back to article Burglars' delight no more: Immobilise UK secures property list

Security flaws that left millions of records on the Immobilise UK National Property Register website wide open to snooping have been identified and removed. Security consultant Paul Moore uncovered flaws that meant it was possible to access other members' records. The Immobilise site allows consumers to add details of …

  1. Anonymous Coward
    Anonymous Coward

    change the web address??

    "The main concern raised by the security flaw was that it may have been possible for miscreants to develop a script to go through the site and harvest property details. Intrusion prevention or other security technologies might have been tripped by such behaviour."

    I really doubt that. If they've not noticed you can change the URL to another users id and see their records , I'm pretty certain they havent implemented a "oh no , all are members have the same IP" alarm.

    You have to at least build a lock before you can lock it!

    This is like assuming your users will only access parts of the network that they have a mapping to.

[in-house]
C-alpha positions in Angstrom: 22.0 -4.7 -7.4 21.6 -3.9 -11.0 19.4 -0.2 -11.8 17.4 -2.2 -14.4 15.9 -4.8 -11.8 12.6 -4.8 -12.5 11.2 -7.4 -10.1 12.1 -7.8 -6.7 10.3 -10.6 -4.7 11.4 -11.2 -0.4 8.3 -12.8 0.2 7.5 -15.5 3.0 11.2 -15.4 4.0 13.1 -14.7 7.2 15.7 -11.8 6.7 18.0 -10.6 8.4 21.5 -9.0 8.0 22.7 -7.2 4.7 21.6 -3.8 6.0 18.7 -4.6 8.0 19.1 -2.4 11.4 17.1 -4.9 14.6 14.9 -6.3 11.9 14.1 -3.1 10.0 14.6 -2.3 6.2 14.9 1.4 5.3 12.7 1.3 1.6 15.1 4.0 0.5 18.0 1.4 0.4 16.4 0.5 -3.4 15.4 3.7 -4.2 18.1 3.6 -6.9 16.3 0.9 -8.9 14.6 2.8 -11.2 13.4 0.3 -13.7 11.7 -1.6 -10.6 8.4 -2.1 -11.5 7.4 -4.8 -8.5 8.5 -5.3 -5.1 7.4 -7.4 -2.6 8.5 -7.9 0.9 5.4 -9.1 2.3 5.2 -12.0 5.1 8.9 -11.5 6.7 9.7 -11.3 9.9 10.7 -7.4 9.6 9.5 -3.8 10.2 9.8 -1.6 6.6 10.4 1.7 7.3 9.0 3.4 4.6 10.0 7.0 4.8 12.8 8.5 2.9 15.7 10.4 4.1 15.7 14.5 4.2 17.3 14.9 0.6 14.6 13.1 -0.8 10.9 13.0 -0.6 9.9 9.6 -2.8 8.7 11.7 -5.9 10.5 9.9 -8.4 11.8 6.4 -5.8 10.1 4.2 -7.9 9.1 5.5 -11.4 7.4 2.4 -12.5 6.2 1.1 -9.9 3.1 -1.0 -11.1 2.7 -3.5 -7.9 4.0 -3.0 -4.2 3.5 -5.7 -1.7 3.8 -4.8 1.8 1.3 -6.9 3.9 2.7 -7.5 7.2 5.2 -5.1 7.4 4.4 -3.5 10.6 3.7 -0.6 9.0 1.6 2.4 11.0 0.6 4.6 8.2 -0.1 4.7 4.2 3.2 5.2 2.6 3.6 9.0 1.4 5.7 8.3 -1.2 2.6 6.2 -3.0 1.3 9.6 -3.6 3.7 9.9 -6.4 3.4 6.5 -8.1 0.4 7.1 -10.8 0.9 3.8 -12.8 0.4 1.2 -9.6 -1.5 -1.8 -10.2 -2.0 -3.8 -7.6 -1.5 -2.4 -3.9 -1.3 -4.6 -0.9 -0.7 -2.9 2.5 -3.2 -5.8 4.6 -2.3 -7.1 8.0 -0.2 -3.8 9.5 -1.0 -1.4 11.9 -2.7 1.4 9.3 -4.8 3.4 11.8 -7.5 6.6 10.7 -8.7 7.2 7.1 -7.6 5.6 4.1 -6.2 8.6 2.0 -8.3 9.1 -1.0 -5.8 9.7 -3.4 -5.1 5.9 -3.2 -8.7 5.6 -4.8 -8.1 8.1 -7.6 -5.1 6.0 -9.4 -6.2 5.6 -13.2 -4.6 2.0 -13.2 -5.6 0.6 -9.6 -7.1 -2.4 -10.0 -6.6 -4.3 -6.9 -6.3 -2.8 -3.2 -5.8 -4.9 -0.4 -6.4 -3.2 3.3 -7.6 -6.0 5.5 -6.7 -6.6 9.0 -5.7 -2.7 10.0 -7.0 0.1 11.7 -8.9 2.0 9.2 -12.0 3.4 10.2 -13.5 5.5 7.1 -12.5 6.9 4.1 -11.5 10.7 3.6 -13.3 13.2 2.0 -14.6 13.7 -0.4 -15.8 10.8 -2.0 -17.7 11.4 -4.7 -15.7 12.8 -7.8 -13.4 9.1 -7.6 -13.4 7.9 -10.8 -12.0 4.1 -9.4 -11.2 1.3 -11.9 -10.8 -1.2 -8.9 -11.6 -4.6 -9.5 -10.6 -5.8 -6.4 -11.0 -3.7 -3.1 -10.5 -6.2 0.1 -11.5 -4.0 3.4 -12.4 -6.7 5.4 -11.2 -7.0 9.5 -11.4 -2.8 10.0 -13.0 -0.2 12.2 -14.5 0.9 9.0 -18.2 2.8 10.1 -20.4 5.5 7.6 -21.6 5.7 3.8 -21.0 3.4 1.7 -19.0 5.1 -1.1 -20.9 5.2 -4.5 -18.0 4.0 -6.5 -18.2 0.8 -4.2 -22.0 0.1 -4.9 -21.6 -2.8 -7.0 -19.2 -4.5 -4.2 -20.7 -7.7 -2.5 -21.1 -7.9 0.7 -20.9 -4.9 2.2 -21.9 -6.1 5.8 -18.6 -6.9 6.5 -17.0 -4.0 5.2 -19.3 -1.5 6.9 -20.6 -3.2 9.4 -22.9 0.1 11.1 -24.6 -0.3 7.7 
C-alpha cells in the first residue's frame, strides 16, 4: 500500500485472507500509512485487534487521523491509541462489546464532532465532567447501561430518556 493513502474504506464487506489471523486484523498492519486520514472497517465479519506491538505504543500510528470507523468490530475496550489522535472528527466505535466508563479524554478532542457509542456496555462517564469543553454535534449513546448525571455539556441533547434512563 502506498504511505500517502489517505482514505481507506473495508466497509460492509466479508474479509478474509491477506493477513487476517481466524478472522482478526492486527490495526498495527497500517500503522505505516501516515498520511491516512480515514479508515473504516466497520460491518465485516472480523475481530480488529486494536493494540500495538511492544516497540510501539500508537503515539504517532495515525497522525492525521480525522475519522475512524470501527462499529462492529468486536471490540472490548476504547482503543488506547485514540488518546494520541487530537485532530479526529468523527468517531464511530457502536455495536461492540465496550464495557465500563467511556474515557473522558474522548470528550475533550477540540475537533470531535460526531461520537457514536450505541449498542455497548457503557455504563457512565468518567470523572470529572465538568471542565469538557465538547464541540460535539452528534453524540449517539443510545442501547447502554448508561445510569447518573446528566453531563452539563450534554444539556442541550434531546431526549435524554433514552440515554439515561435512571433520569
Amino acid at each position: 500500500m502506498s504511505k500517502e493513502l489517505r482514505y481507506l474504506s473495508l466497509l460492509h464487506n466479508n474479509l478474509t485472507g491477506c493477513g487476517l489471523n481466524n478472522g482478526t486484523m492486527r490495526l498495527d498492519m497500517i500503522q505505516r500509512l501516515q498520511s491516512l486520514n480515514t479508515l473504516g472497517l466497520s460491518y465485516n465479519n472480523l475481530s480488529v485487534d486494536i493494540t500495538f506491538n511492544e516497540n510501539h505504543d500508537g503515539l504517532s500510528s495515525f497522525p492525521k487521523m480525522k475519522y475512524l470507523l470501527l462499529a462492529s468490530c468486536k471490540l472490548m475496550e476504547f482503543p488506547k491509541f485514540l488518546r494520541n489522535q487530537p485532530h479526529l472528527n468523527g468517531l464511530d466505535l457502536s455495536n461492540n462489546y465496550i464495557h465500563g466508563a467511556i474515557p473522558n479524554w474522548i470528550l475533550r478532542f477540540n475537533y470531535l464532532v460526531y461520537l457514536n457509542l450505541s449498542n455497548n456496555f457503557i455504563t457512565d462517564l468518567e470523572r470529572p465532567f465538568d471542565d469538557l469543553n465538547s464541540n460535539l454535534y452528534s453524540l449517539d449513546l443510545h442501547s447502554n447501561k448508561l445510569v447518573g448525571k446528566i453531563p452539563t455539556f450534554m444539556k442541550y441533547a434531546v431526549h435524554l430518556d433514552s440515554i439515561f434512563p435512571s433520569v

1. BristolBachelor Gold badge

      Re: change the web address??

      In addition, the fact that this guy found it, means that he accessed the records of someone else. Yet "Recipero...has no evidence that any of the sensitive information had been siphoned off."

      Gives me the feeling that their "intrusion protection" alarm might be a red light bulb that is not wired-up.

    2. Phil Endecott

      Re: change the web address??

      > Intrusion prevention or other security technologies might have been

      > tripped by such behaviour.

      I read that as, "if they had had intrusion prevention, it might have detected it".

    3. Mark 65

      Re: change the web address??

      I think the intrusion detection part might be related to it being hosted by cloudfront etc that would notice suspicious activity patterns depending on how smart any scraping script was.